These past serials were produced by Procter & Gamble:

  • Another World
  • As the World Turns
  • The Brighter Day
  • The Catlins
  • The Edge of Night
  • The First Hundred Years
  • From These Roots
  • Guiding Light (TeleNext Media-produced in its last 2 years)
  • Lovers and FriendsFor Richer, for Poorer
  • Our Private World
  • Search for Tomorrow
  • Somerset
  • Texas
  • Young Doctor Malone
 

Procter & Gamble also was the first company to produce and sponsor a prime-time show, a 1965 spinoff of the daytime soap opera As the World Turns called Our Private World. PGP also produced Shirley, a prime-time NBC series starring Shirley Jones, in 1979; it lasted thirteen episodes. They also produced TBS’ first original comedy series, Down to Earth, which ran from 1984 to 1987 (110 episodes were produced). They also distributed the syndicated comedy series Throb. Procter & Gamble Productions originally co-produced Dawson’s Creek with Sony Pictures Television but withdrew before the series premiere due to early press reviews. It also produced the 1991 TV movie A Triumph of the Heart: The Ricky Bell Story, which was co-produced by The Landsburg Company. It also produces the People’s Choice Awards.

In addition to self-produced items, Procter & Gamble also supports many Spanish-language novellas through advertising on networks such asUnivision, Telemundo, Telefutura, and Azteca America. Procter & Gamble was the one of the first mainstream advertisers on Spanish-language TV during the mid-1980s.[citation needed]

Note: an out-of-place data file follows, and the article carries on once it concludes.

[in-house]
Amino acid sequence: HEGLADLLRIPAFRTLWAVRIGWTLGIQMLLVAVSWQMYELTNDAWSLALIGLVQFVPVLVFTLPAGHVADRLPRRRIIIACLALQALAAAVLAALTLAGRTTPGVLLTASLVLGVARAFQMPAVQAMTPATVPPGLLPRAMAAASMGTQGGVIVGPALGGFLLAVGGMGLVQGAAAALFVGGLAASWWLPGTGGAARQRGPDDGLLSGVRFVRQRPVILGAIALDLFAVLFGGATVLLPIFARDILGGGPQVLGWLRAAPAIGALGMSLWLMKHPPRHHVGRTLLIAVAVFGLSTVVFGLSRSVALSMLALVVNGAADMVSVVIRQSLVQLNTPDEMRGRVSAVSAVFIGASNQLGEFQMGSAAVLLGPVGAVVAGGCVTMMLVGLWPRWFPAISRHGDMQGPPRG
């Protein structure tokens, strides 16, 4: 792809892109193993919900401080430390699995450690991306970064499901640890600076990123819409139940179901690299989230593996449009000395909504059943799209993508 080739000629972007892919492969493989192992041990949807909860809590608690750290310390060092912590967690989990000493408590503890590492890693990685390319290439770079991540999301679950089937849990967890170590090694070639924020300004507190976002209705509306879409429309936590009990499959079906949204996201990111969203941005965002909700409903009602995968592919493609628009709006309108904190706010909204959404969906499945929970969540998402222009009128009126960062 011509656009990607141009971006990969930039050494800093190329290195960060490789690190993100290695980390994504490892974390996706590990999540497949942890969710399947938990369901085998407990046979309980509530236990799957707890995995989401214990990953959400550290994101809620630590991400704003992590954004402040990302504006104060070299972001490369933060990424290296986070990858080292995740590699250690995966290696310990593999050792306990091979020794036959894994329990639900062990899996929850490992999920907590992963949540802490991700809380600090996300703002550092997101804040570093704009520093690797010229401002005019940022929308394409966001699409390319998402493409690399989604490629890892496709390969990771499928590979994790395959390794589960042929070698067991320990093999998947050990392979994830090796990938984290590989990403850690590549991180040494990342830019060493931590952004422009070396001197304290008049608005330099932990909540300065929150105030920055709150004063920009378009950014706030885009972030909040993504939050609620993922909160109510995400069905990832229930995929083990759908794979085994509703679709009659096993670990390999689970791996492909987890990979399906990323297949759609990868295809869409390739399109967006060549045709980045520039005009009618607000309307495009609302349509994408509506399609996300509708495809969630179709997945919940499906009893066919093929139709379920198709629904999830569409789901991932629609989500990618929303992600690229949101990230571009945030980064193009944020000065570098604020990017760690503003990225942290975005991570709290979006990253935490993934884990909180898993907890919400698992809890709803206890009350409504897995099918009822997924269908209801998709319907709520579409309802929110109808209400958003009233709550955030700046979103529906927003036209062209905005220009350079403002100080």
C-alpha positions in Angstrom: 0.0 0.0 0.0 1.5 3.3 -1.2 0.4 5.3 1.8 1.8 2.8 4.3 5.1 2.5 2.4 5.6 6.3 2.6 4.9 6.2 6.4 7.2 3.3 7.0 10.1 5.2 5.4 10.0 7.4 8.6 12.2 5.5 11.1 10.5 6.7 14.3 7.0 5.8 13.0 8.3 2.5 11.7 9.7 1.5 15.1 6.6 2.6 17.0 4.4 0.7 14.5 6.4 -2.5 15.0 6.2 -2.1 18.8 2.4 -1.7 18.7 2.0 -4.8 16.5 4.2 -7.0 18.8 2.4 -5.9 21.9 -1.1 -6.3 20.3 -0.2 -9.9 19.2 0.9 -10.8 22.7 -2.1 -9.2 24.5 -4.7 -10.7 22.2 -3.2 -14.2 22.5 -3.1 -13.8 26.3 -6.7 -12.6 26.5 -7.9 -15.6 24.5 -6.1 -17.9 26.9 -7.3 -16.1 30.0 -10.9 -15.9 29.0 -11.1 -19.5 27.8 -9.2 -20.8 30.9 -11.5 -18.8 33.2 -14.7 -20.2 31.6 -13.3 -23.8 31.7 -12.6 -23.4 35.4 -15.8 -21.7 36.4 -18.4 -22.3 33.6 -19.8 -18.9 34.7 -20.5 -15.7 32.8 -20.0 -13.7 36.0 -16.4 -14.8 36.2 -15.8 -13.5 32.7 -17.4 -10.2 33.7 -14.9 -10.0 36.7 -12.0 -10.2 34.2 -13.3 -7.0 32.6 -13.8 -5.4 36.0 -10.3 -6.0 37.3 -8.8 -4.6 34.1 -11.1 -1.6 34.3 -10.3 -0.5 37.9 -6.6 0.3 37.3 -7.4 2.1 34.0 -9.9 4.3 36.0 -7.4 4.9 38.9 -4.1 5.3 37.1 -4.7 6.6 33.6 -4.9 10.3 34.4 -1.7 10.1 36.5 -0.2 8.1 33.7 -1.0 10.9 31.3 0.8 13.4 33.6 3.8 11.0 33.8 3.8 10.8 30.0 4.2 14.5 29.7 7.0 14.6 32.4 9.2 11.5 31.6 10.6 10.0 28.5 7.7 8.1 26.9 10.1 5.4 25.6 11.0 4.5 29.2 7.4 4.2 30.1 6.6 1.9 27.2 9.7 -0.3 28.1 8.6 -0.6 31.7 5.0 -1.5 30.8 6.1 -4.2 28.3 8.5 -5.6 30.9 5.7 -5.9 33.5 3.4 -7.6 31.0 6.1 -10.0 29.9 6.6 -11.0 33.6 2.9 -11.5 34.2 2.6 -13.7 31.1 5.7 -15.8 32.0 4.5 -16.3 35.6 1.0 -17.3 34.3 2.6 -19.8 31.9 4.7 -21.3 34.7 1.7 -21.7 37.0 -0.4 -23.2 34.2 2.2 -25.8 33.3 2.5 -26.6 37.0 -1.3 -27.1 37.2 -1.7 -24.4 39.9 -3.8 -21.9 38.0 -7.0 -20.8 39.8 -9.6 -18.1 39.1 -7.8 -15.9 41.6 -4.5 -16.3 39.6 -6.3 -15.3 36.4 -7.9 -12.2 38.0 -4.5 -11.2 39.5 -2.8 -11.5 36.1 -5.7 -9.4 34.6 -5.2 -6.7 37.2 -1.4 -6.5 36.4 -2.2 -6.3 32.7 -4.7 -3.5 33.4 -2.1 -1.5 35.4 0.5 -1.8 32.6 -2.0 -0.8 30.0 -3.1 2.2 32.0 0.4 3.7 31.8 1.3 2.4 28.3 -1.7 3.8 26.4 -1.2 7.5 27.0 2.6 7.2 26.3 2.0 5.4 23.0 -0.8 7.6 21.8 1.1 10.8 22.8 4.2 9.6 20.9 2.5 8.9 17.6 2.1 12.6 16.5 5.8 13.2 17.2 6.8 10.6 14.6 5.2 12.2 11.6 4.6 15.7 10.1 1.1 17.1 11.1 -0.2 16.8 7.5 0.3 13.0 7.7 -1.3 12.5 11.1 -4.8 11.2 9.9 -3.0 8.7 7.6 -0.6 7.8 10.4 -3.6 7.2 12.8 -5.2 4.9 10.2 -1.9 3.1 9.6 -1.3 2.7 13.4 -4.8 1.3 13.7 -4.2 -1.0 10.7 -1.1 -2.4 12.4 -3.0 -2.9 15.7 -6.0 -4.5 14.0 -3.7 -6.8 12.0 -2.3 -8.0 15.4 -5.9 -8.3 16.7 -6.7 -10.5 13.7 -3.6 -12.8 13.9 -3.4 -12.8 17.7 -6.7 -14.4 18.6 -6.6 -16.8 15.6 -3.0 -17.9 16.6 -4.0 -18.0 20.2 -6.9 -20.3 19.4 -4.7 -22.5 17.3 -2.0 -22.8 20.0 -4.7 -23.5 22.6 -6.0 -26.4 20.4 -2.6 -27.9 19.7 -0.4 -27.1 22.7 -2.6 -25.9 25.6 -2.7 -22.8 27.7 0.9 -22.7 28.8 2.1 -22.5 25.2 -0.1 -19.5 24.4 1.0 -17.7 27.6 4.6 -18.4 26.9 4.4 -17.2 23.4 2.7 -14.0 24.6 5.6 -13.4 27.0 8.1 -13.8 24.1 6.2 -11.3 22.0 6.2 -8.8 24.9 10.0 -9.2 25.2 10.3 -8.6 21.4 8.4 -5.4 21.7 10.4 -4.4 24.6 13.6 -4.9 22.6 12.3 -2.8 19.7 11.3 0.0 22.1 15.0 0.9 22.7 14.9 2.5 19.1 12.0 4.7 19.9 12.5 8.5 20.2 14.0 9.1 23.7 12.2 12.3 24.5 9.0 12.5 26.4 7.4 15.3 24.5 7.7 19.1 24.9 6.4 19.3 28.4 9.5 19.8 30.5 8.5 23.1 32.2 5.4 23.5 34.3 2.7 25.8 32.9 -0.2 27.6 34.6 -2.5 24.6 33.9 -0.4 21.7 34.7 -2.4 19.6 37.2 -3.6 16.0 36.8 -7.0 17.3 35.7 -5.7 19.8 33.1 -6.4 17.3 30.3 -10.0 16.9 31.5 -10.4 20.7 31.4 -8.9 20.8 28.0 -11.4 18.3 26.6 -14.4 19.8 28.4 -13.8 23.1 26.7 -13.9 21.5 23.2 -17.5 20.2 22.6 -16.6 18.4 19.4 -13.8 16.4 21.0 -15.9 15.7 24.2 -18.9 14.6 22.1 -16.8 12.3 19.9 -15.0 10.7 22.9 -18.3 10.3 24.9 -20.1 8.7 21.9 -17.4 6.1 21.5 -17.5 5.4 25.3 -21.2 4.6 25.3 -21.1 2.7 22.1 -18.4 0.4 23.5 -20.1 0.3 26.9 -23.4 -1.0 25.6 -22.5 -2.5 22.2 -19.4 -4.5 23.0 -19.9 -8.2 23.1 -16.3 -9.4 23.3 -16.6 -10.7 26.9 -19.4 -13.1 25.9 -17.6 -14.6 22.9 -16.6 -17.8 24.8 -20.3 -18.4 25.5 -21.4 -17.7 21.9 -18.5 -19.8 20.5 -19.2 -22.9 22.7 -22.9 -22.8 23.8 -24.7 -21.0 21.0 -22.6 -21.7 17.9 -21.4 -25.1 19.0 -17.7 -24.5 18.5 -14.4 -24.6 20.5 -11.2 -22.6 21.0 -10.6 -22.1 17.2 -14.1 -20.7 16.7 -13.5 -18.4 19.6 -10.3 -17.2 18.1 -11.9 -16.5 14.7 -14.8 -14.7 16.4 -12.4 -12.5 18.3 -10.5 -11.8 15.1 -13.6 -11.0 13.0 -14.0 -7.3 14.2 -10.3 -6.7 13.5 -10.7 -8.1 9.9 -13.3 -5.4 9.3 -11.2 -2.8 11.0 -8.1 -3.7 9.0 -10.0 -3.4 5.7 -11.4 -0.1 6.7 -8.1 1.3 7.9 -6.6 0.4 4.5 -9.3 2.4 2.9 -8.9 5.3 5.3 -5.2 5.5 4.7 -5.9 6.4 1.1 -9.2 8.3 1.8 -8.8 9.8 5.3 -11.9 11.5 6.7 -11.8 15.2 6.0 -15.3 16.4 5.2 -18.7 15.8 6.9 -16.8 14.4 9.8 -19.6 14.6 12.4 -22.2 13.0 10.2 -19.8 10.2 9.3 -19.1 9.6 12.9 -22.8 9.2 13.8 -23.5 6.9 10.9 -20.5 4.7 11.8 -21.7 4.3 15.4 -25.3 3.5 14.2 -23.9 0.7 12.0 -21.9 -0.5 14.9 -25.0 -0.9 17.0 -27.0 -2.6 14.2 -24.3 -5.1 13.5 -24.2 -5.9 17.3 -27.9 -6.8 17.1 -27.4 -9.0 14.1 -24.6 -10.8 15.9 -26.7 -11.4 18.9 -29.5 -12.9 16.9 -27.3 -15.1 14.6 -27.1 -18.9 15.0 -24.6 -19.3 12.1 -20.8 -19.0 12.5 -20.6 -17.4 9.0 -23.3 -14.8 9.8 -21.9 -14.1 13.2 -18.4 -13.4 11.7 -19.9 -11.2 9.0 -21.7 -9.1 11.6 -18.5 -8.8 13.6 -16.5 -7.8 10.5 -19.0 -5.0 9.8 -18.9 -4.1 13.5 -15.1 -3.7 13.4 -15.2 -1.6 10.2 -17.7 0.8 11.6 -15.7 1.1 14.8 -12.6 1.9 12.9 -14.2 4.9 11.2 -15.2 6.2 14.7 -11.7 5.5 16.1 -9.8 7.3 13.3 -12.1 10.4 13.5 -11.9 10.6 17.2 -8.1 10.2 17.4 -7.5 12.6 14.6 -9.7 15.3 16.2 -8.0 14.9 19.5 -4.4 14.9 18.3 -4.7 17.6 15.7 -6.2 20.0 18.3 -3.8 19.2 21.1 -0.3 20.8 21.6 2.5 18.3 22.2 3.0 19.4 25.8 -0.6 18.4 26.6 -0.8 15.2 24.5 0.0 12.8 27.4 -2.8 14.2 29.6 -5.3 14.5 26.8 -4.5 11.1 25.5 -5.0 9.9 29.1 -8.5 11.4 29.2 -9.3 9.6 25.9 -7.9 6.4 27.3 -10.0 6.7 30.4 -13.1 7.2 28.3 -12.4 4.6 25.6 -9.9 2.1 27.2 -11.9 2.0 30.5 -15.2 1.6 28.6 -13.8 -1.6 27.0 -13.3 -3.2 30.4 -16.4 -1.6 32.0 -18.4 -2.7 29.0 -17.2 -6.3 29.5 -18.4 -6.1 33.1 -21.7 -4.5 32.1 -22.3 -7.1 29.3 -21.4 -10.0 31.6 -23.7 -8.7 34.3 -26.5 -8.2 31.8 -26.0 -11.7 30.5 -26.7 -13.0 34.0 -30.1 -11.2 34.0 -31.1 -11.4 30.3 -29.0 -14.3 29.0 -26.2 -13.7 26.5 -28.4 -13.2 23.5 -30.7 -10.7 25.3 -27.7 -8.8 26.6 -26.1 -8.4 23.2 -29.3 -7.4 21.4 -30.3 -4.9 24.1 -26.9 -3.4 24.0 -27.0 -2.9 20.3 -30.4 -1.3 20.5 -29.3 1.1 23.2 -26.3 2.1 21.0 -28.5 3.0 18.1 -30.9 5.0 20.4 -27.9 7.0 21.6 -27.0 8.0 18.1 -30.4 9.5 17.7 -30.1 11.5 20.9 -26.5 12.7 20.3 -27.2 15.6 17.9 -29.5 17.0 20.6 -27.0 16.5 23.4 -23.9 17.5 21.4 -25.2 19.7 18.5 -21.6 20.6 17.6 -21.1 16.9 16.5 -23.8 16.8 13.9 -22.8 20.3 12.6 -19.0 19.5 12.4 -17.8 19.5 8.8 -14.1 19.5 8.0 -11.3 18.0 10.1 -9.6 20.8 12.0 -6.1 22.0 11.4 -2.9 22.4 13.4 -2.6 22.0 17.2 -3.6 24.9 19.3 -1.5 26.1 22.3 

In 2008, P&G expanded into music sponsorship when it joined Island Def Jam to create Tag Records, named after a body spray that P&G acquired from Gillette. In April 2010, after the cancellation of As the World Turns, PGP announced they were officially phasing out of the soap industry, and expanding into more family appropriate programming.[12][13]

Controversies

Logo controversy

P&G’s former logo originated in 1851 as a crude cross that barge workers on the Ohio River painted on cases of P&G star candles to identify them. P&G later altered this symbol into a trademark that showed a man in the moon overlooking 13 stars, said to commemorate the original13 colonies.[14]

Former P&G logo

The company received unwanted media publicity in the 1980s when rumors spread that the moon-and-stars logo was a satanic symbol. The accusation was based on a particular passage in theBible, specifically Revelation 12:1, which states: “And there appeared a great wonder in heaven; a woman clothed with the sun, and the moon under her feet, and upon her head a crown of 12 stars.” P&G’s logo consisted of a man’s face on the moon surrounded by 13 stars, and some claimed that the logo was a mockery of the heavenly symbol alluded to in the aforementioned verse, thus construing the logo to be satanic. Where the flowing beard meets the surrounding circle, three curls were said to be a mirror image of the number 666, or the reflected number of the beast. At the top and bottom, the hair curls in on itself, and was said to be the two horns like those of a lamb that represented the false prophet.